Tuesday, November 13, 2018

I'm Not Even Sure What This Means

Someone, as you may recall, signed me up for some magazines (I assume Chris Gampat, in a fit of pique over my remarks on his terrible magazine), which subscriptions I cancelled immediately of course. However, this has not stopped them from sending me a few mags. Free magazines! Thanks, Chris! The most recent gift was a copy of Vanity Fair, which has a pretty good collection of fairly high end fashion adverts.

I love fashion photography. Not for the clothes and the girls, although those are certainly very nice. I like it for the sheer weight of artifice.

Here's an easy one.

Armani has been rocking this crazy out of focus thing for, at least a year I think? Anyways, check the color palette. It's pure slate greys, with a very slightly gold touch of silver in the strap of the purse. Which is echoed in the indistinct mass of decorative crap around the model's neck and chest. Very consistent.

So what? you say, this is probably a composite on a digitally drawn background, or at best in a studio.

Ok, look at this Coach ad:

The model is styled to the nines here. Skin tone, the glasses, the blouse, the coat, it's all the same ultra-warm brown tones. Beautiful, but just good styling. But look in the background. Those buildings in the distance. The same hue. Some are quite bright, maybe more yellow, but there's that one brick wall back there that's practically a perfect match for the fur on the coat. It's eerie.

Bottega Venata:

We've seen these colors already. Warm browns and slate greys are In. Ok, so they lit the phone booth to match her jacket. Good work, set crew. But wait, see those safety barriers in the background? Same damn orange hue as her lapels and purse.

House Dior:

Yeah yeah, same slate greys. Nice choice on the balcony doors, the whole balcony is all pale greys, a little slate, and blacks, just like the clothes. Did you spot it yet? Check the architectural detail in the background that hits the models at chin height. The shadows and stonework are the same yellow/orange as those absurd epaulets on the one model's jacket. Even the lettering at the bottom is yellow.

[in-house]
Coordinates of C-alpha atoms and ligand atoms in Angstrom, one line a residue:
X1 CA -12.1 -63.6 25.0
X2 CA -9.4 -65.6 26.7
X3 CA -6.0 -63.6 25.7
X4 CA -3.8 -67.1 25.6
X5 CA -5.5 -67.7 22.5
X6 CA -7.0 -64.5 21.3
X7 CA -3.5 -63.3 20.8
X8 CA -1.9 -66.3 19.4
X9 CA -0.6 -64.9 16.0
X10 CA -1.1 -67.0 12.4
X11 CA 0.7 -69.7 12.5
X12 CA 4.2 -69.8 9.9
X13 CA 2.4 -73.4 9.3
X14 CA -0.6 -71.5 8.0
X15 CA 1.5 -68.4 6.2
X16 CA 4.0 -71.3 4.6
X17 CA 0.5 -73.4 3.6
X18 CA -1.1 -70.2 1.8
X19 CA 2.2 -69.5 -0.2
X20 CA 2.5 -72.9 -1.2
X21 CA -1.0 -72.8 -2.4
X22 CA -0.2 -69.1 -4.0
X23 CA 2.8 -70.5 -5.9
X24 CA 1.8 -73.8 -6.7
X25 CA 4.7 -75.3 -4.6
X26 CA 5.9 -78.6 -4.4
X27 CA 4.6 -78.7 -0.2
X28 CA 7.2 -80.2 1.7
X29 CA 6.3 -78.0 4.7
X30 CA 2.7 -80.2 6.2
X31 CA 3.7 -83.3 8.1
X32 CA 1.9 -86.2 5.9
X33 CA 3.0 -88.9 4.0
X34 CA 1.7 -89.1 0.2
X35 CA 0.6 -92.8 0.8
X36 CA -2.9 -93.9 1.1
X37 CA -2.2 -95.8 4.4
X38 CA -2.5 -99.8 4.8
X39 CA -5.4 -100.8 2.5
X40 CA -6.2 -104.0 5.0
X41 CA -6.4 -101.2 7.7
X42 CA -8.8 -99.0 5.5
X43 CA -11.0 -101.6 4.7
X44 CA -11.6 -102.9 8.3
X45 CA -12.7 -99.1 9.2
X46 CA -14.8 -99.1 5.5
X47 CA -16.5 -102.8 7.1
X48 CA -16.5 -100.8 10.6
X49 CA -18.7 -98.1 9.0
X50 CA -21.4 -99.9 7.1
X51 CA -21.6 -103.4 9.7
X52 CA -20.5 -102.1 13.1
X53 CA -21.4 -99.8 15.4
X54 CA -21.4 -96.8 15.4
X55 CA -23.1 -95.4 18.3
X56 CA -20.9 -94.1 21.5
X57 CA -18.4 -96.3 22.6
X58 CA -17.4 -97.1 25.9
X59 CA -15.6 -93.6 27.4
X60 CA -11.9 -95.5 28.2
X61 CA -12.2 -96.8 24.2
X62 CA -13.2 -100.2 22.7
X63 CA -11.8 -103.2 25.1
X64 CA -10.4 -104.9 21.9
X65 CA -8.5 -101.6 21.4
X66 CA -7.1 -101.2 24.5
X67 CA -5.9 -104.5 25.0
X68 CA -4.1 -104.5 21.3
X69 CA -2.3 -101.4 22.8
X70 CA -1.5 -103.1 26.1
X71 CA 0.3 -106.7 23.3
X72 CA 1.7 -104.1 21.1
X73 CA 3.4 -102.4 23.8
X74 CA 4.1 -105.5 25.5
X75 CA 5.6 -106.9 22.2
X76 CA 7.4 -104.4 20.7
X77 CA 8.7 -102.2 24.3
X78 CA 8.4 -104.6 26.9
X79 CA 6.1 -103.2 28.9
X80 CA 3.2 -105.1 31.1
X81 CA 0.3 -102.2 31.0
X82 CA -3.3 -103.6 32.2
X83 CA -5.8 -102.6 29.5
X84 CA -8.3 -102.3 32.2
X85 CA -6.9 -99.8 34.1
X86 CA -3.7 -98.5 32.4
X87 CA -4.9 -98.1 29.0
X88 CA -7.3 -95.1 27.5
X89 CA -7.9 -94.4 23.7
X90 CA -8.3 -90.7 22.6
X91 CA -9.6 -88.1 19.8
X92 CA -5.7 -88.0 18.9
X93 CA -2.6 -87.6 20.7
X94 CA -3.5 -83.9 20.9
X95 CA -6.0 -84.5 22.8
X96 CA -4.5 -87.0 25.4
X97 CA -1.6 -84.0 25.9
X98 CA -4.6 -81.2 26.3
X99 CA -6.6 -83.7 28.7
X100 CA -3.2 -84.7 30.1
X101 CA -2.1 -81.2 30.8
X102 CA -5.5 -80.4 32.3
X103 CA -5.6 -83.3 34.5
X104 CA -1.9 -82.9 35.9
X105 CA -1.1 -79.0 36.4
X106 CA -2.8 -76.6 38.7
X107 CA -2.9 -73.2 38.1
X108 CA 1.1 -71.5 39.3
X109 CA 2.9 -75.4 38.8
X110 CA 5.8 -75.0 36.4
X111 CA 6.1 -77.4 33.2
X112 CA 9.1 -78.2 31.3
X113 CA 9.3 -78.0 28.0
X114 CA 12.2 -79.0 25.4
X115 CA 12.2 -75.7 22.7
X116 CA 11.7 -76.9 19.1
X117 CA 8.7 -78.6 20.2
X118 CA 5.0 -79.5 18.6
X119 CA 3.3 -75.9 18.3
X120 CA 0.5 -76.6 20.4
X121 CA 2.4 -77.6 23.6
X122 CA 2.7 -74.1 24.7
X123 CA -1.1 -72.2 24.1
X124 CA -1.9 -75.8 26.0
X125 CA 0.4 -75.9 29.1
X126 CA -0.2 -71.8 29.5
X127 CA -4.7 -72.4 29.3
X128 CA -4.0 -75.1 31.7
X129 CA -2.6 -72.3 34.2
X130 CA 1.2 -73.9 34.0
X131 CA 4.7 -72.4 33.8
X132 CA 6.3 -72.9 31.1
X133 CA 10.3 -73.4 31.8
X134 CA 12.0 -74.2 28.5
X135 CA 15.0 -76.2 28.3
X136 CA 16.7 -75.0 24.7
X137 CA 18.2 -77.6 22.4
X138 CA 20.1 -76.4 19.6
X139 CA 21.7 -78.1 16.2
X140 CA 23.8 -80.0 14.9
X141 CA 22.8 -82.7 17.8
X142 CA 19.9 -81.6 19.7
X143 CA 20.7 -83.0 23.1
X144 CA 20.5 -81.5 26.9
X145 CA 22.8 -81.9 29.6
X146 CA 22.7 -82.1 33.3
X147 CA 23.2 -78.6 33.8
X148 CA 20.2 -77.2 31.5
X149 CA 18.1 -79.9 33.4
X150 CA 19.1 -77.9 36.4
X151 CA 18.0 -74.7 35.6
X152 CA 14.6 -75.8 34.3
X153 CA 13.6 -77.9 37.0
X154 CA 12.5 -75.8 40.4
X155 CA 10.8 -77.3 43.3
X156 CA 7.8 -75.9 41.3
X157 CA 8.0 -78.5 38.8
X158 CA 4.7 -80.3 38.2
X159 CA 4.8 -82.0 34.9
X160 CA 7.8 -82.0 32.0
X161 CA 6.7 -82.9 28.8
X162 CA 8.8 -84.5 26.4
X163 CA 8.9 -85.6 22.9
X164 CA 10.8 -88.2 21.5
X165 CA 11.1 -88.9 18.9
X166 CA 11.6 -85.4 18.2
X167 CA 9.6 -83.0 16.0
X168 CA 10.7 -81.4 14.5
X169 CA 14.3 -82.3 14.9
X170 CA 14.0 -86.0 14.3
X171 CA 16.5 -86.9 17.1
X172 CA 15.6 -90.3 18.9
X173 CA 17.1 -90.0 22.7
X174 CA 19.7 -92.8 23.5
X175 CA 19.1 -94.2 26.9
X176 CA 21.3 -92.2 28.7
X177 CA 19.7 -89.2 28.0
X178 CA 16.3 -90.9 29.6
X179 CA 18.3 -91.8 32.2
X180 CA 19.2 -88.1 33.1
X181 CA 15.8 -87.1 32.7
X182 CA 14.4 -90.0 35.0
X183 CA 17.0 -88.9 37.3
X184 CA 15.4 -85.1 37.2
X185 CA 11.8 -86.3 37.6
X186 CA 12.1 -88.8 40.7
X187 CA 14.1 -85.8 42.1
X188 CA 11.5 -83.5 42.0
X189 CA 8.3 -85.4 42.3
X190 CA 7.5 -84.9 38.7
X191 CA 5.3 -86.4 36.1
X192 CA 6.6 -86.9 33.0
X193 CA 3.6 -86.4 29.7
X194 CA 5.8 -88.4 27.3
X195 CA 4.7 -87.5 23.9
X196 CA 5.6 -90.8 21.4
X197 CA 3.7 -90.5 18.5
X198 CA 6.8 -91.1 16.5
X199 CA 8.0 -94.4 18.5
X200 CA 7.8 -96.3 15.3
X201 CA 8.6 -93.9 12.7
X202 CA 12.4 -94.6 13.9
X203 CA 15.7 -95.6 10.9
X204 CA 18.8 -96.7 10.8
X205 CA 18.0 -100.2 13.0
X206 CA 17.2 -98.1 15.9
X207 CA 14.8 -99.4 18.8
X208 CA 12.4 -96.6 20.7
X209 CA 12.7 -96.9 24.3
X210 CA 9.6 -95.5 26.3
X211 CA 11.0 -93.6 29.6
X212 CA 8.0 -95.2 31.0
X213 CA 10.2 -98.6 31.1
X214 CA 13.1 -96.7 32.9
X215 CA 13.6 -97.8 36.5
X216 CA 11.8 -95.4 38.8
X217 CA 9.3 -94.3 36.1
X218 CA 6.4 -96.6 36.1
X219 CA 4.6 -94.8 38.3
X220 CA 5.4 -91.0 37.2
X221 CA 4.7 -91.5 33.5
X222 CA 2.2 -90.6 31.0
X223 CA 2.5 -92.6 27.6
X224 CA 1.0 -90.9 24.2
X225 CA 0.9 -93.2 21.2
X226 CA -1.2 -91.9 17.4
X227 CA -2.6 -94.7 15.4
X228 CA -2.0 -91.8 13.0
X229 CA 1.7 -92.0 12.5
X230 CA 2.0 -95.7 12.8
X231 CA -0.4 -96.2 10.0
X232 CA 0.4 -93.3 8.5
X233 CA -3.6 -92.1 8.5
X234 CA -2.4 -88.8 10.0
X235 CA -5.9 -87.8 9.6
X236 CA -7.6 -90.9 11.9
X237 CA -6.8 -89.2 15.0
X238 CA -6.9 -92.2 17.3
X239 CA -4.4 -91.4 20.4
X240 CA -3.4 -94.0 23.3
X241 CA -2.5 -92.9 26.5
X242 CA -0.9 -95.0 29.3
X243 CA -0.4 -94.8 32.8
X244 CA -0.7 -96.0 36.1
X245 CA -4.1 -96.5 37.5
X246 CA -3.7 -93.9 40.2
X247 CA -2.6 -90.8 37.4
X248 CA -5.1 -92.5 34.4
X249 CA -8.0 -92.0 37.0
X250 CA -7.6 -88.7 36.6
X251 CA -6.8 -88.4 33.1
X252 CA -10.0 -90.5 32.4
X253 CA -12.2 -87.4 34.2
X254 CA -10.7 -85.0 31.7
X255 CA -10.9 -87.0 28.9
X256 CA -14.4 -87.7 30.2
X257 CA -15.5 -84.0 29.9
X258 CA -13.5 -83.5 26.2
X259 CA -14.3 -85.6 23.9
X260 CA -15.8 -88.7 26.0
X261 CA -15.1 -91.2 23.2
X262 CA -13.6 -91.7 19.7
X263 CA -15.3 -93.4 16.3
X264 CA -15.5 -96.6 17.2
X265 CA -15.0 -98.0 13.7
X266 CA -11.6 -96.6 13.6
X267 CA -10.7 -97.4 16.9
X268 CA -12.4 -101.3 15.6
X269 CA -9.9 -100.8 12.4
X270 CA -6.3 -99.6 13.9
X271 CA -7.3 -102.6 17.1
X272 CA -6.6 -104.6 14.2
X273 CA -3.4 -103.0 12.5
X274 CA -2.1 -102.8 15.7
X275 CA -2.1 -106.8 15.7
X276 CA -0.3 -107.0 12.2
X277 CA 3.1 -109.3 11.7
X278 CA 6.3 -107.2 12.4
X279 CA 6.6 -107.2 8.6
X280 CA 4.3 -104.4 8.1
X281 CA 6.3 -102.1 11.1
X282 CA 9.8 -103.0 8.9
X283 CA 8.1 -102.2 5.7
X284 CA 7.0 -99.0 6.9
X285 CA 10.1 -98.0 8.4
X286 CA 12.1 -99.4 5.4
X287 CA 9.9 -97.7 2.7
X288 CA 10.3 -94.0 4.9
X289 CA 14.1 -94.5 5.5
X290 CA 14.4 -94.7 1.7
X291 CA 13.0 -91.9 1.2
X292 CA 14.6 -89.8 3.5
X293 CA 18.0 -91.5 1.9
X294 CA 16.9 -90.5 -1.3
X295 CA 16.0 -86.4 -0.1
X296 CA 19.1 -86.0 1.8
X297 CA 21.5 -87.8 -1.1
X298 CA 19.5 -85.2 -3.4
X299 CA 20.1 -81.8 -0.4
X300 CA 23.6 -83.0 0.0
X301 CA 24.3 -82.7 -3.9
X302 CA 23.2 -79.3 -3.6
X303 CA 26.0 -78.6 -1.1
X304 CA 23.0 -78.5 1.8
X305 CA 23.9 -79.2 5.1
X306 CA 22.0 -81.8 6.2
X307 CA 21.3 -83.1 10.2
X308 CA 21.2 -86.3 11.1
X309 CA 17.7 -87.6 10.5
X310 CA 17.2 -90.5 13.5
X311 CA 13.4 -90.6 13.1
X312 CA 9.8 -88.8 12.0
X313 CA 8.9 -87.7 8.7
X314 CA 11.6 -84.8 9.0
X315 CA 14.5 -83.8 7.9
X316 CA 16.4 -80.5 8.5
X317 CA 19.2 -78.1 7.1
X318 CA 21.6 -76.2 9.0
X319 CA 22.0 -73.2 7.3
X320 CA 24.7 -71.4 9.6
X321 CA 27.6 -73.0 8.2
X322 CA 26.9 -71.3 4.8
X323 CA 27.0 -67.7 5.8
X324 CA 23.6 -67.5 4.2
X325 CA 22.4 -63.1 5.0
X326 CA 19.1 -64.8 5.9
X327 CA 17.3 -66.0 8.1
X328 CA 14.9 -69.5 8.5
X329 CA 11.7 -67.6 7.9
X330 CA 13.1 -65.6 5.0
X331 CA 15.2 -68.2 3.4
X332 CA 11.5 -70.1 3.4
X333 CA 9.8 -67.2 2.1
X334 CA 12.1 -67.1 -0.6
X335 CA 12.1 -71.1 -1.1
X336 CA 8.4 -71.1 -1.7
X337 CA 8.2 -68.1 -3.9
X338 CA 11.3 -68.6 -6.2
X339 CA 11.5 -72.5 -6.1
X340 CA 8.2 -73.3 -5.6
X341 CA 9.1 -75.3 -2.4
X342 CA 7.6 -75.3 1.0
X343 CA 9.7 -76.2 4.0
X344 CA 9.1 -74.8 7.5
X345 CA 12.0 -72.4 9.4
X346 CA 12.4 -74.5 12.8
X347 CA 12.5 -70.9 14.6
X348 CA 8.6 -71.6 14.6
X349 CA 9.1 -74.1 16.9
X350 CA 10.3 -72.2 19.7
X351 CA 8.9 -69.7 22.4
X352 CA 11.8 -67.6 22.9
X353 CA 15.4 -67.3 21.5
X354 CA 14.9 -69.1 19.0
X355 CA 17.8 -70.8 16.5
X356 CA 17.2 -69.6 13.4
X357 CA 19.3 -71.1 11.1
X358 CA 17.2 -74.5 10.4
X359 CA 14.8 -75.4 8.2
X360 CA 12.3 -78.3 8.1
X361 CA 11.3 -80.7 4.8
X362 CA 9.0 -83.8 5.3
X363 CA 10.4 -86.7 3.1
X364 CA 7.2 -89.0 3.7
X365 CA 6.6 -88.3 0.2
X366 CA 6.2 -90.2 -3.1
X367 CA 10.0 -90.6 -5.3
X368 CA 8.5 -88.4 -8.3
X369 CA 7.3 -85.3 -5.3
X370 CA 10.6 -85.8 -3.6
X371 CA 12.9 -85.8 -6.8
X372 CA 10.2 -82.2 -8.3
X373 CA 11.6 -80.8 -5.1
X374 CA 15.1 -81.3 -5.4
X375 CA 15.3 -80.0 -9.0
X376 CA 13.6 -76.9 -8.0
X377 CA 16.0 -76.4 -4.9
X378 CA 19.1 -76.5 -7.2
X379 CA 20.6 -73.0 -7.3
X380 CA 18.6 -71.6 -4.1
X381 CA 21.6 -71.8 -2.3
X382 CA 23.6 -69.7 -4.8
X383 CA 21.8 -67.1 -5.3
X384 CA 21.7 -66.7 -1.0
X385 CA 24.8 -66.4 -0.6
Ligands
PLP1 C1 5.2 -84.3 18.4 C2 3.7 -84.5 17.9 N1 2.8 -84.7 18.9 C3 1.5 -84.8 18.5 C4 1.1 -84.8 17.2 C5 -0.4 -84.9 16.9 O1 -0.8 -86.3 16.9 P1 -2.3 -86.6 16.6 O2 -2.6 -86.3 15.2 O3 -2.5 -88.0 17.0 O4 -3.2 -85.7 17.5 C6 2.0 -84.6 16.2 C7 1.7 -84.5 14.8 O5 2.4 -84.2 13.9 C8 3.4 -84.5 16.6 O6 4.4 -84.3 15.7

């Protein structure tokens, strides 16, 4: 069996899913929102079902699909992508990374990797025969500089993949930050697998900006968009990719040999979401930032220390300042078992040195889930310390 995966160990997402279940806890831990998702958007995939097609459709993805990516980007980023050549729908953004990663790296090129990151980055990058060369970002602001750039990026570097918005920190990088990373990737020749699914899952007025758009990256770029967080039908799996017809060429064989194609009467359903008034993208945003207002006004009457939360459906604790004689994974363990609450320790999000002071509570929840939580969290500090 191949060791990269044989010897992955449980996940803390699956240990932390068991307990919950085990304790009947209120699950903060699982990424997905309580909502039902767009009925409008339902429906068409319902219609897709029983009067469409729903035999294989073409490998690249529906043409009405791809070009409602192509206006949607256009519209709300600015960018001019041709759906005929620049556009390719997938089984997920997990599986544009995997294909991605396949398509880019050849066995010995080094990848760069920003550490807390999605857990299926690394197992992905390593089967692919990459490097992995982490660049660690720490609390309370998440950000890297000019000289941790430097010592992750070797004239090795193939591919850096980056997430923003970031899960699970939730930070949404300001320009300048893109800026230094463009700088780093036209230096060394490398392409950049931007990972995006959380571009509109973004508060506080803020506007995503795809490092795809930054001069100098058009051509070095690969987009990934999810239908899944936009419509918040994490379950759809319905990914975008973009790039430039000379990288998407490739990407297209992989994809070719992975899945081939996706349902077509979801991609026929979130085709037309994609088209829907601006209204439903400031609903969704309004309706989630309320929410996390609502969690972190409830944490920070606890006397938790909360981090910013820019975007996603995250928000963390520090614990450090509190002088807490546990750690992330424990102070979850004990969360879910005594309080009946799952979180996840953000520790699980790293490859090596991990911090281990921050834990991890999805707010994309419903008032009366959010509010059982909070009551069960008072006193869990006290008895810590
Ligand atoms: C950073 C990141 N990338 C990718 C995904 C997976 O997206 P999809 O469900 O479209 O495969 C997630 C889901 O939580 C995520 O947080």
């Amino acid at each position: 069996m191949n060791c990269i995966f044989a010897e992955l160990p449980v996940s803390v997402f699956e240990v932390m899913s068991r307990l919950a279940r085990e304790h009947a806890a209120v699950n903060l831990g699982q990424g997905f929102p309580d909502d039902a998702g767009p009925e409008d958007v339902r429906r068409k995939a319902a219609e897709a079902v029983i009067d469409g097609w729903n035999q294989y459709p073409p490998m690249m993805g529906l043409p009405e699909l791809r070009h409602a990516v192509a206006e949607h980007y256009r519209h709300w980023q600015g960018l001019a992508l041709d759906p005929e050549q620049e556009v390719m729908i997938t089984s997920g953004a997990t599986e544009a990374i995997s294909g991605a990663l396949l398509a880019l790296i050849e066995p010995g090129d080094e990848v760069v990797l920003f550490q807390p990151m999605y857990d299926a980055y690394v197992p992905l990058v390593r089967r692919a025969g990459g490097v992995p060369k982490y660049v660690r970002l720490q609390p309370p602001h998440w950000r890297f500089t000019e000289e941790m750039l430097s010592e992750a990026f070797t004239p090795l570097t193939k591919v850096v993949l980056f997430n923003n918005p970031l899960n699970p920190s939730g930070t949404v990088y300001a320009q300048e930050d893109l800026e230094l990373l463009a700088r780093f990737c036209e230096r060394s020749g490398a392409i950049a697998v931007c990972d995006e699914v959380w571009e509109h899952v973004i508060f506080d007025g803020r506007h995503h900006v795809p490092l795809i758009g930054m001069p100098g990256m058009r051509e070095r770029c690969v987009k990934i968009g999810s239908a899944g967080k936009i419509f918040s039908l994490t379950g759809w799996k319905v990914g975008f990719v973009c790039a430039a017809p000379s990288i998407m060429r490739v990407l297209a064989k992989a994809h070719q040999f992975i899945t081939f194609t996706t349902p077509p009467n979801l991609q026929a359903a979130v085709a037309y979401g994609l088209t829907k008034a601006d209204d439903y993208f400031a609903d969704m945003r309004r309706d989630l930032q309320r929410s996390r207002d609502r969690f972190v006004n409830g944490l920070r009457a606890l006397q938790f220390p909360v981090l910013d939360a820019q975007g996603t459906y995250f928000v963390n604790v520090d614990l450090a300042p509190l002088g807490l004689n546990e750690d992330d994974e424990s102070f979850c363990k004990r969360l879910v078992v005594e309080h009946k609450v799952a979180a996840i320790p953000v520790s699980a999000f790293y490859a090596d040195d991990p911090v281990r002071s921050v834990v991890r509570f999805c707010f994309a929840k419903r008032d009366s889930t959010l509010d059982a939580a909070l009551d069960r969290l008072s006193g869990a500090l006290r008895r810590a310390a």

And last but certainly not least, Calvin Klein:

By now you should notice instantly that the trees in the distance are the color of faded denim. Nice detail of the railing hitting just at her waistline. But did you notice how the horizon lines hits their jeans? That's not an accident.

I love these things, because they are so very very made. The point of these exercises, surely, is to make the photographs feel fully controlled, to let the viewer know, mostly unconsciously, that these pictures were made by someone who was totally in control of every aspect.

I feel a kind of surrealist element here (which by the way D&G hits pretty head on in their ads) but since it's usually subliminal I'm not sure it really counts. These things, glanced at, appear to be just pictures of models, in clothes, standing around looking vaguely surly. Is there a word for "surrealist, but hidden, unconscious?" I dunno, but I feel like there should be one. If it's not just "surrealist."


  1. Isn't the whole point of fashion advertizing to project something unattainable? They don't want customers to be able to really look like that. The target needs to be just out of reach. It's the wanting that makes people shop.

  2. It's all about treading the fine line between chaos and order - the Yin and Yang of good photography if you like. Those pictures are too Yang. There is no seed of chaos within the shot becsuse it was born out of meticulous planning. The best photos live on the border line between chaos and order. One second sooner or or one second later and the shot is gone - We need conflict we need chaos and we need resolution. Everything else is just boring or ugly.

  3. I have a question about fashion: why are the models always pouting? They look miserable. Fashion must be the saddest profession, judging by its pictures.